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Marketing / Business writing

Typos and other errors: Dealing with mistakes

With delightful regularity, we receive feedback from the solo community offering some form of praise for the work we do here at Flying Solo. Occasionally, though, we'll receive a comment dealing with mistakes where the karma isn't so good.

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Recently I was the target of a swipe from a guy who was absolutely incandescent with rage due to a typo on our website. 

As the editor of Flying Solo’s hundreds of articles, the odd mistake is inevitable. Normally these are picked up by a friendly reader who points out the broken hyperlink or the spelling/grammar error in question. Typos and other errors are fixed up pronto. 

But this guy was far from friendly and left me in no uncertain terms that I had not only offended his sensibilities, I had actually ruined his day. 

It reminded me that…I used to be the same when dealing with mistakes! I would get so upset by any deviation from perfection. I devoured books like Lynne Truss’ grammar bible, Eats, Shoots and Leaves and thought nothing of sending (actually pretty offensive) emails to sites like the ABC when they made an error. I secretly loved the sense of superiority it gave me.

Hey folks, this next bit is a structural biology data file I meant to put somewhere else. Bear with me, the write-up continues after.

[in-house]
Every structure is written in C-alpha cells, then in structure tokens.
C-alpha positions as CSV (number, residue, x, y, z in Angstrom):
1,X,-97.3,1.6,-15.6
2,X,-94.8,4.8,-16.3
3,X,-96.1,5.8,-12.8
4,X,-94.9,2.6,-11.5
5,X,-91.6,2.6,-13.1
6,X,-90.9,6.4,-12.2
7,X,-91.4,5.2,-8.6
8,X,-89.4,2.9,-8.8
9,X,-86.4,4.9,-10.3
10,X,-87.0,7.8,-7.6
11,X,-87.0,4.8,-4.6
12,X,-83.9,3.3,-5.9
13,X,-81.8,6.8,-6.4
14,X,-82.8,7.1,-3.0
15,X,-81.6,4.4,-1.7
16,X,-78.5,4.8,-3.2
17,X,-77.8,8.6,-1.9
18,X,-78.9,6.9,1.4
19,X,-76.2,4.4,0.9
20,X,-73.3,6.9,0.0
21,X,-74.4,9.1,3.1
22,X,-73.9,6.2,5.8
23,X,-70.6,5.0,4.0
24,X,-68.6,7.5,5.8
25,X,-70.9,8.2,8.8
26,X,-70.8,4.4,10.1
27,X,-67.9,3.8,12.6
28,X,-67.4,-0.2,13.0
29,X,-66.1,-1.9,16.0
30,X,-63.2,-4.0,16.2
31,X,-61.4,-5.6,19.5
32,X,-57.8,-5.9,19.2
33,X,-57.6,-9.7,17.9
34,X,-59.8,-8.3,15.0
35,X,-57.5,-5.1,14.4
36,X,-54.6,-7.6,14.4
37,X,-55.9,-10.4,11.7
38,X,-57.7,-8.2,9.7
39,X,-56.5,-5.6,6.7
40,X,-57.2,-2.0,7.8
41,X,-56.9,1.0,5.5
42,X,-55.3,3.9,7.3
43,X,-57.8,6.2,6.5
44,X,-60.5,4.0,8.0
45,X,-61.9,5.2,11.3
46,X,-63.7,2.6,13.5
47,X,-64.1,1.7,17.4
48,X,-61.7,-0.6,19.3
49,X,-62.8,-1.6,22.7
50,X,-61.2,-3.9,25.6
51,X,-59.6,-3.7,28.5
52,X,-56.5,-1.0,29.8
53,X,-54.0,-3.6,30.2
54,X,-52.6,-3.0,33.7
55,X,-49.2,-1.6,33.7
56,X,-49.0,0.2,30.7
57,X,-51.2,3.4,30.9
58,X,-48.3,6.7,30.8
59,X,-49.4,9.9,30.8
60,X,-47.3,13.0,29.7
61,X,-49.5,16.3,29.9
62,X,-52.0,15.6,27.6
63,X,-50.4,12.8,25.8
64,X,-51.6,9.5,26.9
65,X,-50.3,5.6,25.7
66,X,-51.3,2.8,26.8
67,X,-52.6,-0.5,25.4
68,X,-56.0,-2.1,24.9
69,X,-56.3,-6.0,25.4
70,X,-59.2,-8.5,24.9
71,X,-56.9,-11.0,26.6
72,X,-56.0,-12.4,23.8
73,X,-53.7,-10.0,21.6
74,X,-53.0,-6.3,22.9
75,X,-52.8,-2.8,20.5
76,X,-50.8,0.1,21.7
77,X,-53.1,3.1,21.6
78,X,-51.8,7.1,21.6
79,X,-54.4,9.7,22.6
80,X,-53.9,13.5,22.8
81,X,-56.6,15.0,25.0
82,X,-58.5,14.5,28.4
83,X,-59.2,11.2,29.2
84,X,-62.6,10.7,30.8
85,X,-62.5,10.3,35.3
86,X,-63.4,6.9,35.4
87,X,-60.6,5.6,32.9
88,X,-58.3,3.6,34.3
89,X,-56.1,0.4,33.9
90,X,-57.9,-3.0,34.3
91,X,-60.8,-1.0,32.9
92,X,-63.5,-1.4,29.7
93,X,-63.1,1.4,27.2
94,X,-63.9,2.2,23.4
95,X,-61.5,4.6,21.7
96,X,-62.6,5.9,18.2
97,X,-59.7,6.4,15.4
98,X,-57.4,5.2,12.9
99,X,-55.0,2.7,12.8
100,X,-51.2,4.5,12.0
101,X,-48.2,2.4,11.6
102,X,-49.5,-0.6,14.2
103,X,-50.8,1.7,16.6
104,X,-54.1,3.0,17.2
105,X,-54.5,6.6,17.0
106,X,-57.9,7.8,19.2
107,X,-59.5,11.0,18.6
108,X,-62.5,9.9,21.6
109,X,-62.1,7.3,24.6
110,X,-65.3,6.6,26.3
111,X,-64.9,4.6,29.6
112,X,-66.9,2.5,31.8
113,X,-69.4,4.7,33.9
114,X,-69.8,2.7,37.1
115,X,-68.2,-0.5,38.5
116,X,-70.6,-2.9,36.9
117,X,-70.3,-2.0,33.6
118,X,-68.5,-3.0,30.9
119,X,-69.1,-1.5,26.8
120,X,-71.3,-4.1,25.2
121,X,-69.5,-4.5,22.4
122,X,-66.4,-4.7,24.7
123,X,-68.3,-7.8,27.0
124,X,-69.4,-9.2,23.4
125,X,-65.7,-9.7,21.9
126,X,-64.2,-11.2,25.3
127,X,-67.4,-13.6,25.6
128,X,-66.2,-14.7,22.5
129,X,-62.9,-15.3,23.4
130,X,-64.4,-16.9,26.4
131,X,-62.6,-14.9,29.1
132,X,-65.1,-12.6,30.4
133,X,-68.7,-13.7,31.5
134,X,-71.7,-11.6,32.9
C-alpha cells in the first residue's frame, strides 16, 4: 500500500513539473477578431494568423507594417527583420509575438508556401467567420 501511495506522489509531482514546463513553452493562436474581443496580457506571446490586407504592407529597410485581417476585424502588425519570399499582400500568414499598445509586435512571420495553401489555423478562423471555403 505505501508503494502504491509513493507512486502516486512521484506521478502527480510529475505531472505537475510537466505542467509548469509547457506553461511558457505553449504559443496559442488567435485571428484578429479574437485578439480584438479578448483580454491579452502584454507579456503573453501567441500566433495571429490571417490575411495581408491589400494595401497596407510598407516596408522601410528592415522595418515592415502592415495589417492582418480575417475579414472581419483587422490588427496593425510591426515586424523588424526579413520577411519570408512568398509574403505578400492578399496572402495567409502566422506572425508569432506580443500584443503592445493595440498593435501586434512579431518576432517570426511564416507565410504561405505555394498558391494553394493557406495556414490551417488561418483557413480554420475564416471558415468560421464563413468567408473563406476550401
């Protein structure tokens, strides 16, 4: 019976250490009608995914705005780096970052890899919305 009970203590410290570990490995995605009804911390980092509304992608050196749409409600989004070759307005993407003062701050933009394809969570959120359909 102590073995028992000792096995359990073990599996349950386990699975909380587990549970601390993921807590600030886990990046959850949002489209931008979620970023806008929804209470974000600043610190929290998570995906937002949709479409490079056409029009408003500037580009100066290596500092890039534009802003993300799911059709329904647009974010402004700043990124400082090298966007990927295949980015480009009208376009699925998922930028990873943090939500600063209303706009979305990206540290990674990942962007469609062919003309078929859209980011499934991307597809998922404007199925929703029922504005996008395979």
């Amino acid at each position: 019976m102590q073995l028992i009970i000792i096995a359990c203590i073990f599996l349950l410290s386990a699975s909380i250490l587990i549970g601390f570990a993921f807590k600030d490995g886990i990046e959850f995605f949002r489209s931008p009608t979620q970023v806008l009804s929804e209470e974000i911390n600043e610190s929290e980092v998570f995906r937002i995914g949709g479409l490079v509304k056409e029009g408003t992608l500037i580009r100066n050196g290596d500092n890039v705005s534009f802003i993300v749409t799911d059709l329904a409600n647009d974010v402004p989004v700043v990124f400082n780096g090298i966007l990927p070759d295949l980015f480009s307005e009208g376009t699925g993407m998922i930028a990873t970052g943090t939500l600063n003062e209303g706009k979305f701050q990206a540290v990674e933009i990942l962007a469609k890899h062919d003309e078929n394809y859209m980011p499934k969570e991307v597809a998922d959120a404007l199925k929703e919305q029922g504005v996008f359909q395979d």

At some point, though, something changed. Reason replaced righteousness and I stopped reacting in the same way. 

"I wonder what is it about language that can turn normal, rational people into such grouches when dealing with mistakes."

That’s not to say I don’t care about language. My love for words is part of who I am and I still enjoy arguments about the possessive apostrophe as much as the next wordsmith. 

But what I’ve let go of is that vitriolic attitude towards language. I now have zero empathy with those who believe being right is all that matters. We all know the types, those who think anyone who struggles with spelling must be a moron, and that people who write SMS messages like “cu 2nite” ought to be publicly flogged. 

Want more articles like this? Check out the business writing section.

I wonder what is it about language that can turn normal, rational people into such grouches when dealing with mistakes. It seems to me in some cases, such as with our angry reader, being right came at the expense of fairness, perspective and manners. 

So my question for you is…am I right to have let it go? Or is it a travesty that someone in my position, with my responsibility, has such a laissez-faire attitude? 

Give it to me via a comment.

Sam Leader

is a former director of Flying Solo and the co-author of Flying Solo - How to go it alone in business.

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